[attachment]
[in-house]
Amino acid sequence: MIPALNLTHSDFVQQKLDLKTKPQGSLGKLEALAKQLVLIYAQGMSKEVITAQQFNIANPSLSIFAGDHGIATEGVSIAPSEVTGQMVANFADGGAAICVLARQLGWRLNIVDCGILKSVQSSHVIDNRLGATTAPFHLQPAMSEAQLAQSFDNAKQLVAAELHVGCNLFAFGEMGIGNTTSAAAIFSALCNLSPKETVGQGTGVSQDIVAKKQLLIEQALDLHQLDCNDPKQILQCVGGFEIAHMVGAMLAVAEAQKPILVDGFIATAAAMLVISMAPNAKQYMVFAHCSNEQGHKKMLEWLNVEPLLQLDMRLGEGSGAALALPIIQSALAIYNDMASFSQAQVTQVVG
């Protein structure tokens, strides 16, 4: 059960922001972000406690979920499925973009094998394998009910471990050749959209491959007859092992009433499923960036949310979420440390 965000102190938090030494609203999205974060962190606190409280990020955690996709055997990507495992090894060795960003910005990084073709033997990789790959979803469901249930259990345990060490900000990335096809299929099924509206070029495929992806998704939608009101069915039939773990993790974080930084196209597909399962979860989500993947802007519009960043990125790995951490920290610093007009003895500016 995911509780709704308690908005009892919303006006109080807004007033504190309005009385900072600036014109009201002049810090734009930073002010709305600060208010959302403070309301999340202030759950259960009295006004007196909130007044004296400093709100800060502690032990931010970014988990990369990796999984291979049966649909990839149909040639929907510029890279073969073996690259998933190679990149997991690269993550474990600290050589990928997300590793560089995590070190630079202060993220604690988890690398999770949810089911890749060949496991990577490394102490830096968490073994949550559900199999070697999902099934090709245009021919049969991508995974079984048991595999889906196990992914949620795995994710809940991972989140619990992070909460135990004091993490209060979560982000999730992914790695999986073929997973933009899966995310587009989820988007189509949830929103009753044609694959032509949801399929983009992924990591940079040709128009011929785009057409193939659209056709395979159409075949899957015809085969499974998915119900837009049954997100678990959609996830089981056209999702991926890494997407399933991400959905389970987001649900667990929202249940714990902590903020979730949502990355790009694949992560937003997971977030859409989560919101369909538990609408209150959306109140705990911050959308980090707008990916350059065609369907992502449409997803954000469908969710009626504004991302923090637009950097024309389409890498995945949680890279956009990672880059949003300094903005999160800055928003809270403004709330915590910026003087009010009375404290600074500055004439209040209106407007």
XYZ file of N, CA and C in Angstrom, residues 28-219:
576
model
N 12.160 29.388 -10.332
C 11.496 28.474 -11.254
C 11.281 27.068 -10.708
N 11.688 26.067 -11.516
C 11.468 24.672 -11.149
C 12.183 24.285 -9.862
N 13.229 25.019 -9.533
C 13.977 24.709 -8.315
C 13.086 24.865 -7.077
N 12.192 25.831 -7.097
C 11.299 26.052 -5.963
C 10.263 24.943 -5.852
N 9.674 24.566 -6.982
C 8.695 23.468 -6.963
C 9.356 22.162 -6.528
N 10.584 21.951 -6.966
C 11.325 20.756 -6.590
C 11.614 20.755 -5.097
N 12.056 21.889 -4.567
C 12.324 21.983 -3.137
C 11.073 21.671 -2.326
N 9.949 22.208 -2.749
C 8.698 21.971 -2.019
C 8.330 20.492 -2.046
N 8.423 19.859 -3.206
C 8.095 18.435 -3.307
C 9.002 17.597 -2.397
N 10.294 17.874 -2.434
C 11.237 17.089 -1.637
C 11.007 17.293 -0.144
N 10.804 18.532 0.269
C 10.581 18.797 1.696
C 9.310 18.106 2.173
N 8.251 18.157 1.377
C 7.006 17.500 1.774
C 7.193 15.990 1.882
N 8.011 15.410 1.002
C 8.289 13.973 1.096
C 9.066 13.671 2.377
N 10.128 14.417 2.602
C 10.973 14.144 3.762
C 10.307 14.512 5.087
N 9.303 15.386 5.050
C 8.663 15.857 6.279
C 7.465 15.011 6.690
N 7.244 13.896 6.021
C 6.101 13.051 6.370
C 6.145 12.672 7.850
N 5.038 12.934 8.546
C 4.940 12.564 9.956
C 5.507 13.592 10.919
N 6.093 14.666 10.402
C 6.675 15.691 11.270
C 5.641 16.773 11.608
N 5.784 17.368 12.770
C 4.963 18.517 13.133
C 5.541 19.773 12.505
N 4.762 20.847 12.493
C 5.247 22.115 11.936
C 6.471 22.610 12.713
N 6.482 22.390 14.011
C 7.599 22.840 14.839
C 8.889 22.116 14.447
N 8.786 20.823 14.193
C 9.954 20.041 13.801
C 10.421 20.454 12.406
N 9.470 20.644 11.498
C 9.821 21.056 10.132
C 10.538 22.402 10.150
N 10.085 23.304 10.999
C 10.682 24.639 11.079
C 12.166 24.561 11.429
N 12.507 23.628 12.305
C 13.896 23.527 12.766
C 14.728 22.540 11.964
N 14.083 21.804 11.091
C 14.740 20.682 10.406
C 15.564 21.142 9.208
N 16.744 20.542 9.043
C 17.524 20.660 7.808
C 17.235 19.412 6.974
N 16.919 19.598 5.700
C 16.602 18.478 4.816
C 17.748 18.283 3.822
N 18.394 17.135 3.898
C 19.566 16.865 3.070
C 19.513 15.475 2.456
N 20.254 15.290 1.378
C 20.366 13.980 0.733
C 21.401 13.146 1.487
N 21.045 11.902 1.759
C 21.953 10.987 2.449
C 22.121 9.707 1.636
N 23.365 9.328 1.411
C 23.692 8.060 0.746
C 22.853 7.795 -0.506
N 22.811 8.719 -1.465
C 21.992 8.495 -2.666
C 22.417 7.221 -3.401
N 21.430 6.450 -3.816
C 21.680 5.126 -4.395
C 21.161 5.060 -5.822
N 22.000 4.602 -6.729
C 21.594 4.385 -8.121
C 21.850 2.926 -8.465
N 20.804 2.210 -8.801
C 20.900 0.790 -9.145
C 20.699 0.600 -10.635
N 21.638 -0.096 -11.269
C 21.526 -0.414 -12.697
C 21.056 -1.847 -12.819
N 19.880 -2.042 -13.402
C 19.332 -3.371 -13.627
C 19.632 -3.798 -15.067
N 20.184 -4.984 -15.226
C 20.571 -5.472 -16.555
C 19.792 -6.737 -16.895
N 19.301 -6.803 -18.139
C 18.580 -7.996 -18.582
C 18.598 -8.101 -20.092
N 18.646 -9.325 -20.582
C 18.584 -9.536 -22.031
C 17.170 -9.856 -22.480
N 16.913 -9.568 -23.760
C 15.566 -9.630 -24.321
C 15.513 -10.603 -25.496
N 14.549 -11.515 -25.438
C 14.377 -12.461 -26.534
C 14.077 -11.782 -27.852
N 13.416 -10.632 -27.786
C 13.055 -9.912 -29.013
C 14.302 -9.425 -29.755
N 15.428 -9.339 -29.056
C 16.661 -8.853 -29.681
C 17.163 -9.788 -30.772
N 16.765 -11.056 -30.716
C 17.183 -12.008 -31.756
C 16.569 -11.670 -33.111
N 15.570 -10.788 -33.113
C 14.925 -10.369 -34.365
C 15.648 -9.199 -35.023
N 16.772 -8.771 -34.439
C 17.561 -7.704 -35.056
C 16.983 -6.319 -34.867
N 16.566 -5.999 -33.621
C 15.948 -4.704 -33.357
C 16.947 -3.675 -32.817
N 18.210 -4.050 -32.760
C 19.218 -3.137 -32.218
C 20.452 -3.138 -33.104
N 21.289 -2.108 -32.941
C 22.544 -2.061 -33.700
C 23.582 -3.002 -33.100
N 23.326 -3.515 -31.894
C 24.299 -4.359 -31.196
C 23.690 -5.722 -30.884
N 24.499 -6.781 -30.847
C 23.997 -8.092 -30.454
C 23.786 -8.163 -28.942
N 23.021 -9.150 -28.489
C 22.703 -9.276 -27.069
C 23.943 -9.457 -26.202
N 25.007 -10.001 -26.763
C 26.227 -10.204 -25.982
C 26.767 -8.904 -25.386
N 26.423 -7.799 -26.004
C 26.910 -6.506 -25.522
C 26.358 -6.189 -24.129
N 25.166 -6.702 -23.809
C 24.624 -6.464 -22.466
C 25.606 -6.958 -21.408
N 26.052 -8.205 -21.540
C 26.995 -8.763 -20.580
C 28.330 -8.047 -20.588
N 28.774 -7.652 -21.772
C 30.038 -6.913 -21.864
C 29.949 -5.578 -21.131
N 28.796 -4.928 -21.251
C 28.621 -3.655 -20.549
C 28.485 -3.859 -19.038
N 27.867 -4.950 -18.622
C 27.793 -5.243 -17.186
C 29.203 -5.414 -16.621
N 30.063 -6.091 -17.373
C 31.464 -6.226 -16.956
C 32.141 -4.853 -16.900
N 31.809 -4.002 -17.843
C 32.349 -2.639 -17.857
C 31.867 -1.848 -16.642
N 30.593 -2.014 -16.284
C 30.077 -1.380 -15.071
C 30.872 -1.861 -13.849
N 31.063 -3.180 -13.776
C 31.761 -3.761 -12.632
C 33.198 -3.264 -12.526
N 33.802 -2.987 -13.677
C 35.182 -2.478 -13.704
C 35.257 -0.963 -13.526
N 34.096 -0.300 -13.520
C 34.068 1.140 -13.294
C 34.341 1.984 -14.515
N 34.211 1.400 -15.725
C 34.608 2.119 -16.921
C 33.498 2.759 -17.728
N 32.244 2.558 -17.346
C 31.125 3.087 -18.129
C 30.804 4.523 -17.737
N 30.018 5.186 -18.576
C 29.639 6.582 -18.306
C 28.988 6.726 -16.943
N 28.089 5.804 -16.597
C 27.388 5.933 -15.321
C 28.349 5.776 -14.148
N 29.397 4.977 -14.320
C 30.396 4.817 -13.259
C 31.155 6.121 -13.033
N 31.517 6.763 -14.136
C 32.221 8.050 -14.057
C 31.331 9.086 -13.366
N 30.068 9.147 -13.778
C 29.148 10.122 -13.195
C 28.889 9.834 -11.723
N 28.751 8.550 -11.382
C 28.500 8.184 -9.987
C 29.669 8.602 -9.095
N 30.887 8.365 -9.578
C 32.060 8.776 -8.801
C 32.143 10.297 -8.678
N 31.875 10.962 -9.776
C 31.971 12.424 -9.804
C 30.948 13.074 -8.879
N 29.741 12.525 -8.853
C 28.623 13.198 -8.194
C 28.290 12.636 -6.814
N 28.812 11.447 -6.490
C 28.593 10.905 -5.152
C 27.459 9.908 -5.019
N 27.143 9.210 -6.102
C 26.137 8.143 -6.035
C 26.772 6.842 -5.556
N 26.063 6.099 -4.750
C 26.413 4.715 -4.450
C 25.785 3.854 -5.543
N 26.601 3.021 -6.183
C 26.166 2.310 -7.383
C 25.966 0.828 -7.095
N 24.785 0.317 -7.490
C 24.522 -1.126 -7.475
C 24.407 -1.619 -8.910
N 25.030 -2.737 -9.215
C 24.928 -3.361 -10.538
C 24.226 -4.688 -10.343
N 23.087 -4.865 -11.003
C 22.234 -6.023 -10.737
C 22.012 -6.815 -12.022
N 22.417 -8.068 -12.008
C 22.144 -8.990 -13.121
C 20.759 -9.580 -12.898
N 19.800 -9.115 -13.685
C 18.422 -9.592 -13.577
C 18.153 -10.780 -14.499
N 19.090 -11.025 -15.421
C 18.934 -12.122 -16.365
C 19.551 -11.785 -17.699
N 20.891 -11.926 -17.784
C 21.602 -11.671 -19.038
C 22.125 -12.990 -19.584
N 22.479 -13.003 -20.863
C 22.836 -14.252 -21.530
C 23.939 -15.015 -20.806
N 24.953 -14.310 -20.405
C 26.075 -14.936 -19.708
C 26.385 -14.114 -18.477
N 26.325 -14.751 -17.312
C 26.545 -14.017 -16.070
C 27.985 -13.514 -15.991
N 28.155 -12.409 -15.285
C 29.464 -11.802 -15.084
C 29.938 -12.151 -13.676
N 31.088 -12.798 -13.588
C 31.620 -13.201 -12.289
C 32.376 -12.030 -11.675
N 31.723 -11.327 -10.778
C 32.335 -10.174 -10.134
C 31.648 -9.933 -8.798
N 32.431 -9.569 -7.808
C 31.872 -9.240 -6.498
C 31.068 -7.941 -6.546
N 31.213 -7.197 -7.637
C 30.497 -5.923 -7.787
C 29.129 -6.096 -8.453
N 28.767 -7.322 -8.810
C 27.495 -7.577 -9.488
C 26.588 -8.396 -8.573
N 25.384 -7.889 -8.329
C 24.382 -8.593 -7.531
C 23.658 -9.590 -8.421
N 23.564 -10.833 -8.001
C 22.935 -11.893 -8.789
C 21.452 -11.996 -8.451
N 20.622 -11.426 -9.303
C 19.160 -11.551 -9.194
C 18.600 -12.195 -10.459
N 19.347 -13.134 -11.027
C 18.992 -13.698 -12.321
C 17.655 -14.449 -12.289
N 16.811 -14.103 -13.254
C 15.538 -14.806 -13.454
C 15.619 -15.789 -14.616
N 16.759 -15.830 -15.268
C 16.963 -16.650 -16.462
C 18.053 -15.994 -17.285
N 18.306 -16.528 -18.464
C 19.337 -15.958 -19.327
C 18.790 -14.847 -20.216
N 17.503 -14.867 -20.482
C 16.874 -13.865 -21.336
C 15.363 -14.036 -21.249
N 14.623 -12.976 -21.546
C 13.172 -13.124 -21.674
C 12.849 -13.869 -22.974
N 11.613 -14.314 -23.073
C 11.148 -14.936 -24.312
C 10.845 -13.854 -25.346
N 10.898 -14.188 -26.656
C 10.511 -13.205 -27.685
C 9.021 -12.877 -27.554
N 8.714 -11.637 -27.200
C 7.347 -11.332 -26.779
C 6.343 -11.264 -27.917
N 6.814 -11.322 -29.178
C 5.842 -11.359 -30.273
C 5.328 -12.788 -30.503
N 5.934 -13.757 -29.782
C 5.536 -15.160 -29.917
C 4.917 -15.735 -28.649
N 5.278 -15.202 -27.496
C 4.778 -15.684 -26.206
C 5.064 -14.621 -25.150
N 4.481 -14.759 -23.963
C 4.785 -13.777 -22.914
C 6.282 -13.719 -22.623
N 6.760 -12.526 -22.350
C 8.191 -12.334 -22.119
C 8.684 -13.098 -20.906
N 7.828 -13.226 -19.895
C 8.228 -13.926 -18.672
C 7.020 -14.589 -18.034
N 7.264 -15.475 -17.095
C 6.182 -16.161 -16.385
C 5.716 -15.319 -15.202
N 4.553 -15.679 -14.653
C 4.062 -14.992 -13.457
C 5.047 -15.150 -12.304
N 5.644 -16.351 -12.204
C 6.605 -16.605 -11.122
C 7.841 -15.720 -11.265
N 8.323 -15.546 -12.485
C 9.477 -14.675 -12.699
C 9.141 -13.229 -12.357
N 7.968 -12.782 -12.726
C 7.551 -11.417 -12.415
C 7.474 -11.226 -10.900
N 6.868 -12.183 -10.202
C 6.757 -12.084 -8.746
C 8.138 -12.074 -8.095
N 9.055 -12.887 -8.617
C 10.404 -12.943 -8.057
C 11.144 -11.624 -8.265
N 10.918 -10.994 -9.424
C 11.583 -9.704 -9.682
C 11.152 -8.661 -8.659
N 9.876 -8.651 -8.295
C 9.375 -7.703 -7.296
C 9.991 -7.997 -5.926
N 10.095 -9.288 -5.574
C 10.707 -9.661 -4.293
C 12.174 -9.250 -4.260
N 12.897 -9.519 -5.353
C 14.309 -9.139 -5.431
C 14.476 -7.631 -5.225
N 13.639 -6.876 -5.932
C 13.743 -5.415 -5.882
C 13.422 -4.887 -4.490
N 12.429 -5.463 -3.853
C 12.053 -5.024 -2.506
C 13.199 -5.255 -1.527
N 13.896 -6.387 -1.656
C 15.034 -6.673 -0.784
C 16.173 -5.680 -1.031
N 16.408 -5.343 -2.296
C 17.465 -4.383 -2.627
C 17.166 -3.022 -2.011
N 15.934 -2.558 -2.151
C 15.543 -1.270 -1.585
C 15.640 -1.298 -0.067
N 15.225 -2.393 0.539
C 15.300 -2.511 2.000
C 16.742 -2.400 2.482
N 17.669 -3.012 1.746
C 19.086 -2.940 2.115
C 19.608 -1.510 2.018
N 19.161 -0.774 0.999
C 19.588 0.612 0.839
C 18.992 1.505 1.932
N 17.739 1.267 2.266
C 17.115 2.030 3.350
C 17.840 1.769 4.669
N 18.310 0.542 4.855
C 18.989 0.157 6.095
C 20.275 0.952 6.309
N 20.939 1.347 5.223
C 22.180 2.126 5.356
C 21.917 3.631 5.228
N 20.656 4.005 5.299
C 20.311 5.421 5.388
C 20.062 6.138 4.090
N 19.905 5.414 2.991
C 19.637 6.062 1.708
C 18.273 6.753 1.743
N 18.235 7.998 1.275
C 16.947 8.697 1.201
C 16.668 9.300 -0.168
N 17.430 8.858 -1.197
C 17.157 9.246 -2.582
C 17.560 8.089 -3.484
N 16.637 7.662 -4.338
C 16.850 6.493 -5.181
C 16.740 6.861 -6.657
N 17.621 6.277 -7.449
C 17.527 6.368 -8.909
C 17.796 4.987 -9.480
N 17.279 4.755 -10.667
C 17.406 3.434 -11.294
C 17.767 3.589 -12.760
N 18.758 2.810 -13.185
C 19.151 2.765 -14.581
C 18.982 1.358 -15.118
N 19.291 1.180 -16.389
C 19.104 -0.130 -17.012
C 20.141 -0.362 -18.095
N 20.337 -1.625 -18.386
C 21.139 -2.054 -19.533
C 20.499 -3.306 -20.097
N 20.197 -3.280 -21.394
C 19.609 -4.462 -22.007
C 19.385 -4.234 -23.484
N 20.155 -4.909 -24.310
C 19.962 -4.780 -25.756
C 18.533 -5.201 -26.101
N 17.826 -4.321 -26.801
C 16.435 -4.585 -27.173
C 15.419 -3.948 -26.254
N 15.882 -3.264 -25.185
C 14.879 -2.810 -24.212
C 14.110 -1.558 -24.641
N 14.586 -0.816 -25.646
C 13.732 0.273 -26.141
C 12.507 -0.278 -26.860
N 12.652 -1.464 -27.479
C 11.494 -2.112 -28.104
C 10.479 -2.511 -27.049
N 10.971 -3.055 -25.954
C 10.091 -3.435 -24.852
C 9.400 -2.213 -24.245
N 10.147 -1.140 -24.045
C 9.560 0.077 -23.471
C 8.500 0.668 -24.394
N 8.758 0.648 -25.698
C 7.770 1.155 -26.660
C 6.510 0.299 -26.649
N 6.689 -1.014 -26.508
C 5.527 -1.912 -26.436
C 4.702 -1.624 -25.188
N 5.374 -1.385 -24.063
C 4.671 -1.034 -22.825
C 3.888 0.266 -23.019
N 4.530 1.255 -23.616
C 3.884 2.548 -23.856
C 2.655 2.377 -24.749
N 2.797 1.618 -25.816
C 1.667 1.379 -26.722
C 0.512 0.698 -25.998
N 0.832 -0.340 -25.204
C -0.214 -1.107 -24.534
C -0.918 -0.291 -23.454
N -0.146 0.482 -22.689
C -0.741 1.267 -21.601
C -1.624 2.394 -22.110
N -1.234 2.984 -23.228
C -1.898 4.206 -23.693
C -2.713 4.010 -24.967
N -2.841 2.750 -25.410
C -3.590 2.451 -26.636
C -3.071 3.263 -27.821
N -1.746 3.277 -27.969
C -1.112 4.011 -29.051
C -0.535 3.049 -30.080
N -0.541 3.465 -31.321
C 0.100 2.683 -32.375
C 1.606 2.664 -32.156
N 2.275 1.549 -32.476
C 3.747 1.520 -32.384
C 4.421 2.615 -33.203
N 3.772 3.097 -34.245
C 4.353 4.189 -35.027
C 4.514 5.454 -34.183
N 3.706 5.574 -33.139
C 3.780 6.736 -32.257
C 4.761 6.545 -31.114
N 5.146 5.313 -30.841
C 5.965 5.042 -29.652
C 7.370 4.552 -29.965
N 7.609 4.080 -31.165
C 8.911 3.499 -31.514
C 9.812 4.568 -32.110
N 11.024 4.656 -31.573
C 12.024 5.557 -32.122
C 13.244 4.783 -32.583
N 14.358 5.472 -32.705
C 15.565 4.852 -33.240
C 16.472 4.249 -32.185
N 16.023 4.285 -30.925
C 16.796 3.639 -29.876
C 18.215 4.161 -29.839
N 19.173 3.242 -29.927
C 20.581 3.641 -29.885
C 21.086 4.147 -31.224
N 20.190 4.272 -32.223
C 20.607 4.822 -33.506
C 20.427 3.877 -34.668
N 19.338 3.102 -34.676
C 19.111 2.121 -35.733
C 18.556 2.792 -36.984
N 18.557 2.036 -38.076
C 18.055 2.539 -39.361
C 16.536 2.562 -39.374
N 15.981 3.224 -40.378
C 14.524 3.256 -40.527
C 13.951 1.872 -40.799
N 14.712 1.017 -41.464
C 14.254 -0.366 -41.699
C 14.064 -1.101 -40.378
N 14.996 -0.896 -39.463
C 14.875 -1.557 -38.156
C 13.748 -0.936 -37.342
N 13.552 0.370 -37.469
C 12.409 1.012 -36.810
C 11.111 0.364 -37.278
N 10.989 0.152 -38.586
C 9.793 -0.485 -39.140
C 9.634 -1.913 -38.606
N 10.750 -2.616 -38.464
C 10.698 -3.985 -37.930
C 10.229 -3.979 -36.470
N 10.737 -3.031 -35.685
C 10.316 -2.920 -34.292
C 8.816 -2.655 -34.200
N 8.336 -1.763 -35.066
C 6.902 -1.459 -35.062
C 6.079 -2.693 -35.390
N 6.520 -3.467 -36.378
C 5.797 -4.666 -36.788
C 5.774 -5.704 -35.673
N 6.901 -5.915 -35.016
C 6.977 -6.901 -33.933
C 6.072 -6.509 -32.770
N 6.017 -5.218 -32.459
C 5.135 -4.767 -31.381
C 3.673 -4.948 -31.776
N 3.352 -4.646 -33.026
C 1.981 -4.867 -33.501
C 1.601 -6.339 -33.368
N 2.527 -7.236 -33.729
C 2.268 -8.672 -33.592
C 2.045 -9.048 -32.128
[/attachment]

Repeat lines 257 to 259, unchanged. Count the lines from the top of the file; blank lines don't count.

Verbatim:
C 24.928 -3.361 -10.538
C 24.226 -4.688 -10.343
N 23.087 -4.865 -11.003